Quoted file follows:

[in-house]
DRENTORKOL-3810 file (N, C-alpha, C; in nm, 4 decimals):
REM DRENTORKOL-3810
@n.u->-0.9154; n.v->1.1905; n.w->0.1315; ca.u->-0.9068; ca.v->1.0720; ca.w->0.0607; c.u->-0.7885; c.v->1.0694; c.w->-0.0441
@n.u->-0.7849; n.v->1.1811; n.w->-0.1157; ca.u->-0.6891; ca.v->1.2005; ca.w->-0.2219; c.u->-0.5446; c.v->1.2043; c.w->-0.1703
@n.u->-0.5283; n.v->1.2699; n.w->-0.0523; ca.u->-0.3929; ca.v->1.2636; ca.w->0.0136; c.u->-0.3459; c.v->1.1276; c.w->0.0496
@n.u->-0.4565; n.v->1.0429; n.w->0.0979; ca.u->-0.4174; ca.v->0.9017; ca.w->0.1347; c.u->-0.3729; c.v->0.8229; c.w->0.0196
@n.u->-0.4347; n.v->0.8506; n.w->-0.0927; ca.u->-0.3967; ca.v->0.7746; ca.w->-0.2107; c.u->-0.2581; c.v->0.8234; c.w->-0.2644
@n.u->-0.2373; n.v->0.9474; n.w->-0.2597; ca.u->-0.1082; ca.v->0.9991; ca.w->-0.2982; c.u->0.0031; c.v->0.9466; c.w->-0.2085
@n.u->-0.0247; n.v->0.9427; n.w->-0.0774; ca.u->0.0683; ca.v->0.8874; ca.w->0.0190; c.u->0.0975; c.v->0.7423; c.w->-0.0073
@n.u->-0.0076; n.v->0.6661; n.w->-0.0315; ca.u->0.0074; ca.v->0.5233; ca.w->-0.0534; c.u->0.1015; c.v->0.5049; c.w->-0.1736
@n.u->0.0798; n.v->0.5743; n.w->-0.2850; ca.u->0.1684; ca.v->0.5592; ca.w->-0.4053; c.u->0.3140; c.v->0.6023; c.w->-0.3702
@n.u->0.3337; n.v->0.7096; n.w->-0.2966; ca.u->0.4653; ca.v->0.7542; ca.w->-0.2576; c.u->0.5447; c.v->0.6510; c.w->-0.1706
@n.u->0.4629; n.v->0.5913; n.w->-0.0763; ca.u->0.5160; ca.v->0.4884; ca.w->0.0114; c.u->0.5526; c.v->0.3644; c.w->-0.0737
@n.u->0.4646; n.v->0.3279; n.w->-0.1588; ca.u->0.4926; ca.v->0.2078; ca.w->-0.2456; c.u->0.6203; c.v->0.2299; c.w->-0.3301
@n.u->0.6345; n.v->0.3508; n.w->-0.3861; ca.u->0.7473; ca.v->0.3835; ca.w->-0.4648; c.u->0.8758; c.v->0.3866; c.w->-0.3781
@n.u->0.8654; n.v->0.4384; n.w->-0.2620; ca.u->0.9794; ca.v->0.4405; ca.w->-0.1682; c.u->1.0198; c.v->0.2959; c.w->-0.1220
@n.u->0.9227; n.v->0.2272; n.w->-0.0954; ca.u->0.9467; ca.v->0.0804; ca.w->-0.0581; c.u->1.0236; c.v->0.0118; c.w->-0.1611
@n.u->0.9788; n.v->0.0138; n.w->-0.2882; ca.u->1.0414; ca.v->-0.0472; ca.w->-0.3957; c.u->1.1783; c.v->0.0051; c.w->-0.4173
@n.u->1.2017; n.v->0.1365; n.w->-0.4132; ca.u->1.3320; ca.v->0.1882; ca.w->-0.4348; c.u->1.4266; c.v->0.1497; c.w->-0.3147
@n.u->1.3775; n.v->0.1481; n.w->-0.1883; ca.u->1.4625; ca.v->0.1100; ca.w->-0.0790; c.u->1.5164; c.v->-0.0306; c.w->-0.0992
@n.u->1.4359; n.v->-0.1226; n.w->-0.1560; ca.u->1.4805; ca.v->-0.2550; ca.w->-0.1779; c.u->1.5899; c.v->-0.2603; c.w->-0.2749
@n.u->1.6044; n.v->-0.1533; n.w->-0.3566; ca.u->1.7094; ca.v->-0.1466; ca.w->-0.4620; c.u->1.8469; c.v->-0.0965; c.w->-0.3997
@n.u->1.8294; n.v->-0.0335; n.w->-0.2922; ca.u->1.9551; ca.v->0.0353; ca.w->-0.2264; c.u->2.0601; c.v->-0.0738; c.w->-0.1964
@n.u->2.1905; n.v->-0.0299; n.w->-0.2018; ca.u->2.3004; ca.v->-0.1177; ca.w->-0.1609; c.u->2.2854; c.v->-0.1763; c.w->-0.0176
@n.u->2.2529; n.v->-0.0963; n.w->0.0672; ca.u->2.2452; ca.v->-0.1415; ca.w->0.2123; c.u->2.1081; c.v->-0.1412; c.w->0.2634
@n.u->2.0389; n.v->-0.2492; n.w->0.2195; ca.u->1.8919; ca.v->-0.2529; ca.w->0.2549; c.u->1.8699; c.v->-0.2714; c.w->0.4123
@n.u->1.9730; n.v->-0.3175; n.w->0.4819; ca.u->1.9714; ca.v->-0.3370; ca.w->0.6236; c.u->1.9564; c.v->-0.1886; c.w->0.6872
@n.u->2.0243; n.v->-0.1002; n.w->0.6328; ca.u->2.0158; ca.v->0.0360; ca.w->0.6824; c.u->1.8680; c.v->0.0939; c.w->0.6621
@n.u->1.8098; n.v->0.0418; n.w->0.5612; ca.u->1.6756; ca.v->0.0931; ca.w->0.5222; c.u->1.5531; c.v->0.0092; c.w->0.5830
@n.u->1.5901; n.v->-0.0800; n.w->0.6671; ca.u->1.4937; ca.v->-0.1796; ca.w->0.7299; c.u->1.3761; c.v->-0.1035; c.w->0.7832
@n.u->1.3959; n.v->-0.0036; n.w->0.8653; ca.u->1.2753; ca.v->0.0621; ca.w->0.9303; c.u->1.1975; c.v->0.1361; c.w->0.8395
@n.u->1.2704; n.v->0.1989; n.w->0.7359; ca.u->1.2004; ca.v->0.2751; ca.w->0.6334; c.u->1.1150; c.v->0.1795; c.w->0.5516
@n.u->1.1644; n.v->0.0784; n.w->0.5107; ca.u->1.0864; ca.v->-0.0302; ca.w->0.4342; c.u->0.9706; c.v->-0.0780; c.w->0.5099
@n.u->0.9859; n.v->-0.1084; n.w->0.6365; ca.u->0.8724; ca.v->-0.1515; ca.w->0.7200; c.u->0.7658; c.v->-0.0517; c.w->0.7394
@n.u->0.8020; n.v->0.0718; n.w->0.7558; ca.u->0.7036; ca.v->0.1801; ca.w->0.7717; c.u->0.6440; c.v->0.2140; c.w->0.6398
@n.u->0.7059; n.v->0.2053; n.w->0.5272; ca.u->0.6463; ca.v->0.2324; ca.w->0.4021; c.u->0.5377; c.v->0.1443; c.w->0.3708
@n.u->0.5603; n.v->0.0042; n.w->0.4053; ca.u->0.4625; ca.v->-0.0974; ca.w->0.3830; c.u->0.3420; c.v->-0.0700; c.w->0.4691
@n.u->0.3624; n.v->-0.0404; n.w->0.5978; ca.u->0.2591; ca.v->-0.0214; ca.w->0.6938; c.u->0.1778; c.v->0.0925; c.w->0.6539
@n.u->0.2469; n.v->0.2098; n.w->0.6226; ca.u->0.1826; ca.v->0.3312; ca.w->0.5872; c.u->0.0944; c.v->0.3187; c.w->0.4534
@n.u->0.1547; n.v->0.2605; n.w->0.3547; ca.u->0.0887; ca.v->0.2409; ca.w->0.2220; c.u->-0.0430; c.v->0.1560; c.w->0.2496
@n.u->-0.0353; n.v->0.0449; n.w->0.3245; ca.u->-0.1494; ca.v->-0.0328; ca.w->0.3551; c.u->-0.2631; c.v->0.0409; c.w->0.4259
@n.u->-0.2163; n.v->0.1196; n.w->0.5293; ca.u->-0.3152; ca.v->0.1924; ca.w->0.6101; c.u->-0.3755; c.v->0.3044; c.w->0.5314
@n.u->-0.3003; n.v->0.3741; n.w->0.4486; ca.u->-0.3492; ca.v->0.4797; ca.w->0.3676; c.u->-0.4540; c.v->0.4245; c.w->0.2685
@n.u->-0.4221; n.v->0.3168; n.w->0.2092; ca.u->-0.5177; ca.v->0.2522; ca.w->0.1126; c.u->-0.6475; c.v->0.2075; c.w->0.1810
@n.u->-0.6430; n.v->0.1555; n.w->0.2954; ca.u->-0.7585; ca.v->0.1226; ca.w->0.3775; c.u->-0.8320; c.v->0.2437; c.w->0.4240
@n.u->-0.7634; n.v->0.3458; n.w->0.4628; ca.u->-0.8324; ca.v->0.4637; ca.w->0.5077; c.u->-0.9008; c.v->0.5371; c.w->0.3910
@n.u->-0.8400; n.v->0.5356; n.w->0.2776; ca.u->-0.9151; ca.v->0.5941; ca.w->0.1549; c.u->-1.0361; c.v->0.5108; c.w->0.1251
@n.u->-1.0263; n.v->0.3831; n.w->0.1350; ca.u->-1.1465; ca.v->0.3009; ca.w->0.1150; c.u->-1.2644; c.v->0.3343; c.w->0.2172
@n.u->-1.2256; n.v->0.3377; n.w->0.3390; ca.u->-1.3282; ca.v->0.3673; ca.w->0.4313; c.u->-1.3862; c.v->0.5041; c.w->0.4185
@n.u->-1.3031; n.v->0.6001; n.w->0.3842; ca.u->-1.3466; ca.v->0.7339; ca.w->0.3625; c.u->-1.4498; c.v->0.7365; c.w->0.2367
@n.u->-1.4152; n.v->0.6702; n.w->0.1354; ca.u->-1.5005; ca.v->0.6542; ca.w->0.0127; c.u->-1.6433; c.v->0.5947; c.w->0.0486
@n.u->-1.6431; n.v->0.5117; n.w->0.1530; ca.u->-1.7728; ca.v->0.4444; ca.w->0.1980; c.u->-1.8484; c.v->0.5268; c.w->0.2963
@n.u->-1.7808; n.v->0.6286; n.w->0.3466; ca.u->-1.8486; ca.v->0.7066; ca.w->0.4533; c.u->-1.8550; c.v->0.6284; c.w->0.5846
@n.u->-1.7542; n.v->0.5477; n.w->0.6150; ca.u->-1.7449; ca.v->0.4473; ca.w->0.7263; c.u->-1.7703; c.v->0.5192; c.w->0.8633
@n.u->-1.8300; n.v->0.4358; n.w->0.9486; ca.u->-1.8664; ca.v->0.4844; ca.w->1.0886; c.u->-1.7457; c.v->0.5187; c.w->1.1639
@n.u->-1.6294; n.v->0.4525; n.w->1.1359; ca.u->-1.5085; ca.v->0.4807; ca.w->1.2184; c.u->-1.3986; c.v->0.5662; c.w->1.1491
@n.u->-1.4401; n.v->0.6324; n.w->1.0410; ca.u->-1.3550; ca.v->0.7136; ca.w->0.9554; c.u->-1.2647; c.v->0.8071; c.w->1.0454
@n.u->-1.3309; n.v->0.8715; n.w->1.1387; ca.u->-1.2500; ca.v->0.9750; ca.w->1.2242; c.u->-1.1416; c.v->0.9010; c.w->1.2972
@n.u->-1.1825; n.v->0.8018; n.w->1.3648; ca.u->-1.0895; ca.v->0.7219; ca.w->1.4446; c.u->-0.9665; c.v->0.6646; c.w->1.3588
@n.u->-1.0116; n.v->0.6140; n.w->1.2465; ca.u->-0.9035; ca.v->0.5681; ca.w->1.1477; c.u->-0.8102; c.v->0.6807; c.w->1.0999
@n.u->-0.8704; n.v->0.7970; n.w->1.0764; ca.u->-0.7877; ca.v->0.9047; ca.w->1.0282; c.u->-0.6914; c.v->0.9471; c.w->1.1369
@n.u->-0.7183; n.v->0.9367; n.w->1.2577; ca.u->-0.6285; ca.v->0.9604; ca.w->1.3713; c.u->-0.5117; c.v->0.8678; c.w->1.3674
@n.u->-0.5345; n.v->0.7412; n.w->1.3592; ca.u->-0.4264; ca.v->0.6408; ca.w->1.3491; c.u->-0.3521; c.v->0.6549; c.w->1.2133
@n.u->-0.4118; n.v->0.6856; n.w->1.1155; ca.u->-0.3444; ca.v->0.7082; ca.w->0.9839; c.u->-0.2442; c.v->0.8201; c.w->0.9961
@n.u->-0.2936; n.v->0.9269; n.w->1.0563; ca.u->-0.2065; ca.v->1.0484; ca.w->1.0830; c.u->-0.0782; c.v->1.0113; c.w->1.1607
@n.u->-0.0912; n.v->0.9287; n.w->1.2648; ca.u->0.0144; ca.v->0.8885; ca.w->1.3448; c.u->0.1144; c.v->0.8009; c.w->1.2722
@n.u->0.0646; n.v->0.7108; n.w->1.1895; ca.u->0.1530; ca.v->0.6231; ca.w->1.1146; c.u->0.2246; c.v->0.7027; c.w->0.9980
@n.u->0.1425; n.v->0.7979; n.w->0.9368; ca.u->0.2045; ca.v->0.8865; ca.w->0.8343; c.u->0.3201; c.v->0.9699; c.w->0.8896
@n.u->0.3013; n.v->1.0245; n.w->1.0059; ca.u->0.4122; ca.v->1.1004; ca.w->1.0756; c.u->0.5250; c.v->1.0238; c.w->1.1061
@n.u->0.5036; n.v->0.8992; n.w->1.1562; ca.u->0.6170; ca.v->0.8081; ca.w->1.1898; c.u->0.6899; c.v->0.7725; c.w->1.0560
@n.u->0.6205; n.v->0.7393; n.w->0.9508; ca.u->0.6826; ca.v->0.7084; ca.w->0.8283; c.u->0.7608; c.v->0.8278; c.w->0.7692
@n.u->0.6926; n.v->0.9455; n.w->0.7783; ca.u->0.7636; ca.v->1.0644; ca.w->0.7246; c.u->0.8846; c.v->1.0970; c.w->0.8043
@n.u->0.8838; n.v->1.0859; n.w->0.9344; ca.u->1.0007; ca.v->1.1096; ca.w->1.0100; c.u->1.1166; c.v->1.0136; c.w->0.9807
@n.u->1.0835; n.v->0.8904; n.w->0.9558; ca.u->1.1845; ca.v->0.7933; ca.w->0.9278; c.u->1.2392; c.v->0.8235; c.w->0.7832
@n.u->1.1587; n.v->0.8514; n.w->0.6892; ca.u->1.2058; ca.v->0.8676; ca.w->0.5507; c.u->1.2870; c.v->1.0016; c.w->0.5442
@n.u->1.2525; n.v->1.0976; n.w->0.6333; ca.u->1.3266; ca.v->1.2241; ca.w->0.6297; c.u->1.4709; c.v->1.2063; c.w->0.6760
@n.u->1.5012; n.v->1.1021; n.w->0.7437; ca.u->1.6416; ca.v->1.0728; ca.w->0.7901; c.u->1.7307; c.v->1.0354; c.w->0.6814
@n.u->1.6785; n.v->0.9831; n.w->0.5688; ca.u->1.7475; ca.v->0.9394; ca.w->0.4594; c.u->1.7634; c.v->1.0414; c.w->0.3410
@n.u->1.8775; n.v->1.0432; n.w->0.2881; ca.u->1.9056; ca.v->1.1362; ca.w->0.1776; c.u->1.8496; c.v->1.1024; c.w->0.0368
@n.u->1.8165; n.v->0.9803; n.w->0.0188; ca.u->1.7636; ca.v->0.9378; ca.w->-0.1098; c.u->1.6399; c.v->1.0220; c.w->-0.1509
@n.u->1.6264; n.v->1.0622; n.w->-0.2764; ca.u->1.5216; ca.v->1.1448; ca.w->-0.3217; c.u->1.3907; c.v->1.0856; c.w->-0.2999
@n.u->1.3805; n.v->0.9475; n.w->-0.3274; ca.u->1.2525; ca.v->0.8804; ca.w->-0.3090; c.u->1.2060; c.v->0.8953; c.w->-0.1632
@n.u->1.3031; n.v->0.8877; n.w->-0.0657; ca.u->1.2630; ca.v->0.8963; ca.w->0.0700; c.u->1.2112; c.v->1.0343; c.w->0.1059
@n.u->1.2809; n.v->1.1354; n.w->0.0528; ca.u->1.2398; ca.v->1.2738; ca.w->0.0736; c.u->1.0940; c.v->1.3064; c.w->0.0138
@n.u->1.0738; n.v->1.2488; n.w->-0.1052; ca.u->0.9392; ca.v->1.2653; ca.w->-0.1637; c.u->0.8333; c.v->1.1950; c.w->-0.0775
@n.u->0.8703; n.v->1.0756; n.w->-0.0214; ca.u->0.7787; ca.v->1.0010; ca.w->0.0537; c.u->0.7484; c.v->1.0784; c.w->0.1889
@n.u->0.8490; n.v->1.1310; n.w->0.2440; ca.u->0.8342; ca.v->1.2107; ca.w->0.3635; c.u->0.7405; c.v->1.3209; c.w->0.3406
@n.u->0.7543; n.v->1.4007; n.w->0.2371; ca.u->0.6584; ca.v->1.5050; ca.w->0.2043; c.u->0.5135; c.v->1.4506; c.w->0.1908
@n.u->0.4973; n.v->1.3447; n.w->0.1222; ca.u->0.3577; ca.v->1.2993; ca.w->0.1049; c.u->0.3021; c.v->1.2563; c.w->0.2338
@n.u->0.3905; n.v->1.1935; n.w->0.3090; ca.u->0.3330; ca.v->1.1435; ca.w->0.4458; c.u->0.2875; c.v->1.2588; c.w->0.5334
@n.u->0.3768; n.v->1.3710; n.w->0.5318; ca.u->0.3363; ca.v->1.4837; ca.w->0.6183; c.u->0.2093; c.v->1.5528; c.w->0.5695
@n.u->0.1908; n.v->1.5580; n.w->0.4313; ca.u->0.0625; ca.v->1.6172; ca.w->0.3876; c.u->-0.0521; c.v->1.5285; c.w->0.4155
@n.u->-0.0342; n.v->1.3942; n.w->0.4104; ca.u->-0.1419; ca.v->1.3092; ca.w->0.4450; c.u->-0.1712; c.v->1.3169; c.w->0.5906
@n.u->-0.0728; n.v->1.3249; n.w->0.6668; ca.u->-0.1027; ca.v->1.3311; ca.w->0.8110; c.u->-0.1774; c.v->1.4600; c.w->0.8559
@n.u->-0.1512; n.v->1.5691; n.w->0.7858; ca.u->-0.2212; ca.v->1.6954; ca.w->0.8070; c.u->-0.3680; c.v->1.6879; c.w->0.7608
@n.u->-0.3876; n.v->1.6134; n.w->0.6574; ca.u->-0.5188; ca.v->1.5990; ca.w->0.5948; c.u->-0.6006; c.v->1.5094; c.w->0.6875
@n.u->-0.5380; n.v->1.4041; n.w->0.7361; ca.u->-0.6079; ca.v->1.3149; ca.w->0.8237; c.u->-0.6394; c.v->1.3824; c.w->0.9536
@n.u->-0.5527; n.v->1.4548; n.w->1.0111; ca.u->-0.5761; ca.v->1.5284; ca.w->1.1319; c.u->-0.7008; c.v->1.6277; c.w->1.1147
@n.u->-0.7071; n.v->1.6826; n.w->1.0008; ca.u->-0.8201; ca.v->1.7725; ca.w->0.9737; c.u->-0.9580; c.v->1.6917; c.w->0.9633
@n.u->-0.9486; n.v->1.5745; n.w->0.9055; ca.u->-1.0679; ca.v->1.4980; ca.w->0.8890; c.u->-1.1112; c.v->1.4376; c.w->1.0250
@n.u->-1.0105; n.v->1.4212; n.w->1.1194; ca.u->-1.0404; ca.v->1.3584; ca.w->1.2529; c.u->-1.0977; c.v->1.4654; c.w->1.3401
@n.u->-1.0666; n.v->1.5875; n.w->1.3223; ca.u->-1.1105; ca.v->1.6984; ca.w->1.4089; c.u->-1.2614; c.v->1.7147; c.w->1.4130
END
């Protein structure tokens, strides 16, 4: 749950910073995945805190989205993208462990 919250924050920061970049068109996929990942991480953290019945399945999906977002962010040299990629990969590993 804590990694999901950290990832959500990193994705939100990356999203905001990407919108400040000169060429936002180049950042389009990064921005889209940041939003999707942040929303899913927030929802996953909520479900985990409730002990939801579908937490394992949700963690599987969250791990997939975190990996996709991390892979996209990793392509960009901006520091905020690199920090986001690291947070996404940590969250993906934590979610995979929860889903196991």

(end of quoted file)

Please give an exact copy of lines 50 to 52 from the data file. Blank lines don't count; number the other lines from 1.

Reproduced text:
@n.u->-1.2256; n.v->0.3377; n.w->0.3390; ca.u->-1.3282; ca.v->0.3673; ca.w->0.4313; c.u->-1.3862; c.v->0.5041; c.w->0.4185
@n.u->-1.3031; n.v->0.6001; n.w->0.3842; ca.u->-1.3466; ca.v->0.7339; ca.w->0.3625; c.u->-1.4498; c.v->0.7365; c.w->0.2367
@n.u->-1.4152; n.v->0.6702; n.w->0.1354; ca.u->-1.5005; ca.v->0.6542; ca.w->0.0127; c.u->-1.6433; c.v->0.5947; c.w->0.0486